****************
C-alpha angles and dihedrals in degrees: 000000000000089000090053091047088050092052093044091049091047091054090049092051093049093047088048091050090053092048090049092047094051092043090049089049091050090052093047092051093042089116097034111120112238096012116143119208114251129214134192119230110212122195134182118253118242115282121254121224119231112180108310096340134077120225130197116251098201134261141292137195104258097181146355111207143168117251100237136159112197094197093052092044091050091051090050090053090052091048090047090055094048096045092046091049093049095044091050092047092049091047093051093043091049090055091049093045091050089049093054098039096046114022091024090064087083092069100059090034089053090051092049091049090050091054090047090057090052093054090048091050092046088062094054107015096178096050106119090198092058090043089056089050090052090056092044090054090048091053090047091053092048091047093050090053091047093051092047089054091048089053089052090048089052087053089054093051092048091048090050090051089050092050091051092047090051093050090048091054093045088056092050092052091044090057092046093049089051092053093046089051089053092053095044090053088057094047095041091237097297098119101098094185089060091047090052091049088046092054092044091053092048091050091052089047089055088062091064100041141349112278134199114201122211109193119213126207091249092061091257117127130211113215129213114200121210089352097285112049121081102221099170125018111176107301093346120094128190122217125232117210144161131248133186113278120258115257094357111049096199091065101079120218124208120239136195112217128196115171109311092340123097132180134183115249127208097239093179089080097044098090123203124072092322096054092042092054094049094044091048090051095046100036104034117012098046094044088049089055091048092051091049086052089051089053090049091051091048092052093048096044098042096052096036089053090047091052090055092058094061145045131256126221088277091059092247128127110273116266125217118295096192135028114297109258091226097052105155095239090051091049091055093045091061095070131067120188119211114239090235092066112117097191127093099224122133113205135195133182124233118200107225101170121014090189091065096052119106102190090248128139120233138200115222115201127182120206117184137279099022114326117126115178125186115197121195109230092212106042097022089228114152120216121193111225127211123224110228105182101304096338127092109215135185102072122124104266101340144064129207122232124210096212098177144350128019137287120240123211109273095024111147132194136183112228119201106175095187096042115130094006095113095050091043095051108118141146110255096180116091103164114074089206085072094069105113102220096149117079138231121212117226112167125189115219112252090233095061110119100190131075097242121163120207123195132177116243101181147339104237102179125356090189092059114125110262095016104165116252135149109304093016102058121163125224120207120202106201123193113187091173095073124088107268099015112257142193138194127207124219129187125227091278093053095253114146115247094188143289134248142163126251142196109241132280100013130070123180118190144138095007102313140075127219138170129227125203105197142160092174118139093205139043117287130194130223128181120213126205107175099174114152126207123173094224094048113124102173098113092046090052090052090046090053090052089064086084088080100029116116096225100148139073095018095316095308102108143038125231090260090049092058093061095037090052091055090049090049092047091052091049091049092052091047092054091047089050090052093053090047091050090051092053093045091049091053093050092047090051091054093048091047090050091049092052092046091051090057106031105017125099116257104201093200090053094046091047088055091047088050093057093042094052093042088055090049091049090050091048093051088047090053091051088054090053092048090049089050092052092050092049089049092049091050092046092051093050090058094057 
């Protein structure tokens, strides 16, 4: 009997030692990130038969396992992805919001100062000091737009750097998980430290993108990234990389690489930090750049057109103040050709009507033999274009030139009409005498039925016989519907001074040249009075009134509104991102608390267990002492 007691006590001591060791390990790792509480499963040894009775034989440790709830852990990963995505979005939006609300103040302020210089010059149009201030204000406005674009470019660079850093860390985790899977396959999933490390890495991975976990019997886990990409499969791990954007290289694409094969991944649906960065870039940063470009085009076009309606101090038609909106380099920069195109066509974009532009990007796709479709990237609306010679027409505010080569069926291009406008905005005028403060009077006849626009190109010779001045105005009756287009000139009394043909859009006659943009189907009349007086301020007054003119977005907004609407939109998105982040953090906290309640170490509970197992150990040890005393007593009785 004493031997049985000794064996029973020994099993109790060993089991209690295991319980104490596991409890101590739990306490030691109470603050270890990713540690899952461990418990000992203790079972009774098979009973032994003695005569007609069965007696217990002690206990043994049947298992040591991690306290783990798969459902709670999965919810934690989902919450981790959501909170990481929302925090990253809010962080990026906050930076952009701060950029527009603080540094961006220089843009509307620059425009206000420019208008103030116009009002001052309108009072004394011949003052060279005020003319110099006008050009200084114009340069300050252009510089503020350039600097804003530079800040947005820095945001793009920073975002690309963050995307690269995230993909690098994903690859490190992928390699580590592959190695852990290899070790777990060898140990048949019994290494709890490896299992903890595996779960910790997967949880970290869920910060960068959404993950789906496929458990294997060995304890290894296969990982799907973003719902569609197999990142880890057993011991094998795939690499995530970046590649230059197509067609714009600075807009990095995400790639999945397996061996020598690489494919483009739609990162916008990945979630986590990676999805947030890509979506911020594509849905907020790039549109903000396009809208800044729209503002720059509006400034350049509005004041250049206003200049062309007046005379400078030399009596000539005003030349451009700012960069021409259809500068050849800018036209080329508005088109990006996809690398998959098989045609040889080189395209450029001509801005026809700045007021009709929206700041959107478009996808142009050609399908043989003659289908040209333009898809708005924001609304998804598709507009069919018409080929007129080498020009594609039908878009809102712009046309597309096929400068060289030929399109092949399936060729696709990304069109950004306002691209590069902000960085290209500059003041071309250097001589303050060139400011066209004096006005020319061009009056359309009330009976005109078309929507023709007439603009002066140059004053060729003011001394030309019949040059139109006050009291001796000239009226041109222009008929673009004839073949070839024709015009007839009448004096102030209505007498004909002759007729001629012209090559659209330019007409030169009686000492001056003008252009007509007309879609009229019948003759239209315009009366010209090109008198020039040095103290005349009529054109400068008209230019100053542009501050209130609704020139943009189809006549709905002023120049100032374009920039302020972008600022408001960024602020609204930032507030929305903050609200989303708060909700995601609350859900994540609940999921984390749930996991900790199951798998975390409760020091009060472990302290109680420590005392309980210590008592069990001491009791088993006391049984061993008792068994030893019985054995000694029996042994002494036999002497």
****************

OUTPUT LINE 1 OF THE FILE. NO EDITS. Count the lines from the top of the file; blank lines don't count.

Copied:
C-alpha angles and dihedrals in degrees: 000000000000089000090053091047088050092052093044091049091047091054090049092051093049093047088048091050090053092048090049092047094051092043090049089049091050090052093047092051093042089116097034111120112238096012116143119208114251129214134192119230110212122195134182118253118242115282121254121224119231112180108310096340134077120225130197116251098201134261141292137195104258097181146355111207143168117251100237136159112197094197093052092044091050091051090050090053090052091048090047090055094048096045092046091049093049095044091050092047092049091047093051093043091049090055091049093045091050089049093054098039096046114022091024090064087083092069100059090034089053090051092049091049090050091054090047090057090052093054090048091050092046088062094054107015096178096050106119090198092058090043089056089050090052090056092044090054090048091053090047091053092048091047093050090053091047093051092047089054091048089053089052090048089052087053089054093051092048091048090050090051089050092050091051092047090051093050090048091054093045088056092050092052091044090057092046093049089051092053093046089051089053092053095044090053088057094047095041091237097297098119101098094185089060091047090052091049088046092054092044091053092048091050091052089047089055088062091064100041141349112278134199114201122211109193119213126207091249092061091257117127130211113215129213114200121210089352097285112049121081102221099170125018111176107301093346120094128190122217125232117210144161131248133186113278120258115257094357111049096199091065101079120218124208120239136195112217128196115171109311092340123097132180134183115249127208097239093179089080097044098090123203124072092322096054092042092054094049094044091048090051095046100036104034117012098046094044088049089055091048092051091049086052089051089053090049091051091048092052093048096044098042096052096036089053090047091052090055092058094061145045131256126221088277091059092247128127110273116266125217118295096192135028114297109258091226097052105155095239090051091049091055093045091061095070131067120188119211114239090235092066112117097191127093099224122133113205135195133182124233118200107225101170121014090189091065096052119106102190090248128139120233138200115222115201127182120206117184137279099022114326117126115178125186115197121195109230092212106042097022089228114152120216121193111225127211123224110228105182101304096338127092109215135185102072122124104266101340144064129207122232124210096212098177144350128019137287120240123211109273095024111147132194136183112228119201106175095187096042115130094006095113095050091043095051108118141146110255096180116091103164114074089206085072094069105113102220096149117079138231121212117226112167125189115219112252090233095061110119100190131075097242121163120207123195132177116243101181147339104237102179125356090189092059114125110262095016104165116252135149109304093016102058121163125224120207120202106201123193113187091173095073124088107268099015112257142193138194127207124219129187125227091278093053095253114146115247094188143289134248142163126251142196109241132280100013130070123180118190144138095007102313140075127219138170129227125203105197142160092174118139093205139043117287130194130223128181120213126205107175099174114152126207123173094224094048113124102173098113092046090052090052090046090053090052089064086084088080100029116116096225100148139073095018095316095308102108143038125231090260090049092058093061095037090052091055090049090049092047091052091049091049092052091047092054091047089050090052093053090047091050090051092053093045091049091053093050092047090051091054093048091047090050091049092052092046091051090057106031105017125099116257104201093200090053094046091047088055091047088050093057093042094052093042088055090049091049090050091048093051088047090053091051088054090053092048090049089050092052092050092049089049092049091050092046092051093050090058094057 